Devo Leichter appointed as new interim senator

FARAH FARJOOD / AGGIE

Former Judicial Council member aims to restructure, improve ‘problematic’ bylaws

The Sept. 27 ASUCD Senate meeting saw the confirmation of Devo Leichter as the newest member of the Senate table. The fourth-year political science major will fulfill the remainder of Danny Halawi’s term, who announced his resignation from his Senate position in early May.

Halawi was one of three senators elected during the Fall Election last year to resign early. Daniella Aloni was confirmed as an interim senator in April to fulfill the remainder of Andreas Godderis’ term, and a third interim position, yet to be filled, has now opened after Jake Sedgley’s recent resignation.

Leichter believes ASUCD is undergoing a kind of “identity crisis,” which is hindering its ability to operate as effectively as possible.

“A lot of ASUCD is these different limbs that come off Senate that don’t necessarily always tie back to Senate very well, [and] there’s always this degree of separation within the association itself between the different moving parts,” he said. “We need to regroup and figure out ways to stay interconnected more and figure out what our purpose [is] here on campus. We don’t really have a whole lot of people coming to us and … we’re not coming to them very well.”

Leichter served as a member of the Judicial Council and was part of a select group of appointed students tasked with re-establishing ASUCD’s third branch of government after students voted to abolish the judiciary body two years ago.

Leichter did not fulfill the entirety of his term on the Judicial Council — a council member position is a two-year term, and Leichter served in his position for about one year.

During his time serving on the council, Leichter studied the ASUCD Bylaws closely and found a number of flaws and areas of concern. He is approaching his position as an interim senator with a running start, with serious plans to improve ASUCD’s governing codes.

“I’ve already written a constitutional clean-up amendment — it’s basically our constitution, but edited to get rid of inconsistencies, being more clear with the terminology and structured in a way that makes sense,” Leichter said. “I’ve already written a bill to rewrite the elections code. Senate hasn’t addressed that yet which is a problem because last election was problematic.”

Last year’s Winter Election was characterized by a large number of candidates, disqualifications, a number of allegations, a lawsuit and a recall attempt. Leichter said witnessing the election from his position on the Judicial Council was a unique experience. The large number of cases filed with the council concerning the election was “not a good sign,” he said.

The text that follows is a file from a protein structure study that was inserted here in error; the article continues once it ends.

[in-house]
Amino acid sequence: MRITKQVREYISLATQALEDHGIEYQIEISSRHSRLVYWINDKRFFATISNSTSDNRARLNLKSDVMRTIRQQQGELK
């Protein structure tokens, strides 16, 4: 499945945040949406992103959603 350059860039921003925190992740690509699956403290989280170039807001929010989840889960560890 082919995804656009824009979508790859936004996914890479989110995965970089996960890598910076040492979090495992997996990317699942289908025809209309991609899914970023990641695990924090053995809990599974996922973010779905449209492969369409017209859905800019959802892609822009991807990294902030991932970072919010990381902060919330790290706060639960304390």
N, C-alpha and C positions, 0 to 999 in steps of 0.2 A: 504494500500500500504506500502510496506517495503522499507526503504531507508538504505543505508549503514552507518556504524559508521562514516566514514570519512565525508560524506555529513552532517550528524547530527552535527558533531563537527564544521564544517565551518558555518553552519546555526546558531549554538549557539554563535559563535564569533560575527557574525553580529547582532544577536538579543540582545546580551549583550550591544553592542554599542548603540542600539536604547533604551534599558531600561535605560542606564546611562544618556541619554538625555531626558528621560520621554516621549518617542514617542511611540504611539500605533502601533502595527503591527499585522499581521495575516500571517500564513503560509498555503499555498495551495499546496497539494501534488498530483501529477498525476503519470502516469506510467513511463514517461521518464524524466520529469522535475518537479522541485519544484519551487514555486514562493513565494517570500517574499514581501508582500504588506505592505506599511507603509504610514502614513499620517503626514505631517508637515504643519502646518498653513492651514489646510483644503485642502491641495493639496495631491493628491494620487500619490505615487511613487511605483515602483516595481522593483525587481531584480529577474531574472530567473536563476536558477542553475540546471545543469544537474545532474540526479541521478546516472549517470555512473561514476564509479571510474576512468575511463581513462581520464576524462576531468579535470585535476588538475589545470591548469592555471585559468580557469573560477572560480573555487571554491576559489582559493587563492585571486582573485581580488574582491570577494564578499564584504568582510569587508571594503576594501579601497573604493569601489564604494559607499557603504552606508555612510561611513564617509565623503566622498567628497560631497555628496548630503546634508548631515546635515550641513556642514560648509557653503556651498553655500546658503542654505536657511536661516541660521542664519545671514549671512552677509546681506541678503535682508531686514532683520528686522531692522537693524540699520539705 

A case filed by a former Senator which alleged voter fraud was dismissed by the council because of a bylaw requirement that all complaints concerning an election be filed before the announcement of election results. Required to uphold the bylaws in his position as a council member, Leichter said he felt the requirement was unfair and he has chosen to remove it in the amendment he recently drafted.

“In the cases where information might come out after an elections closing, there should be ways to remedy that,” he said. “Whether that results in automatic disqualification of a member or impeachment of a member, it should be on the table and it should be dealt with in an appropriate manner, which I don’t believe it was. Once again we see the bylaws proving problematic for its own cause.”

Leichter said the cases brought forward during the election revealed larger cracks in the association — “from a pure legal standpoint,” he said, “it was interesting to see how the bylaws were sabotaging themselves.”

He also discussed last year’s attempt to recall ASUCD’s executive team from their positions. The attempt to file a recall petition ultimately exposed a convoluted process resulting from “years of legislative tinkering.”

“There’s so many overly-complicated aspects to the bylaws that either people aren’t following or don’t fully understand — or both,” he said. “It’s important that we go back and make a core set of laws that are clear and structured. People who are not within the ASUCD government can look at those and get a clear picture of how things are run, [but] it’s not in a place where it’s easily accessible for everyone.”

Leichter hopes to adopt the Housing Advising for Undergraduate Students unit and Unitrans and work with the Aggie Public Arts Committee and Mental Health Initiative.

“I want to be someone who is friendly and accessible to anybody, inclusive to everybody and able to listen,” he said.

 

Written by: Hannah Holzer — campus@theaggie.org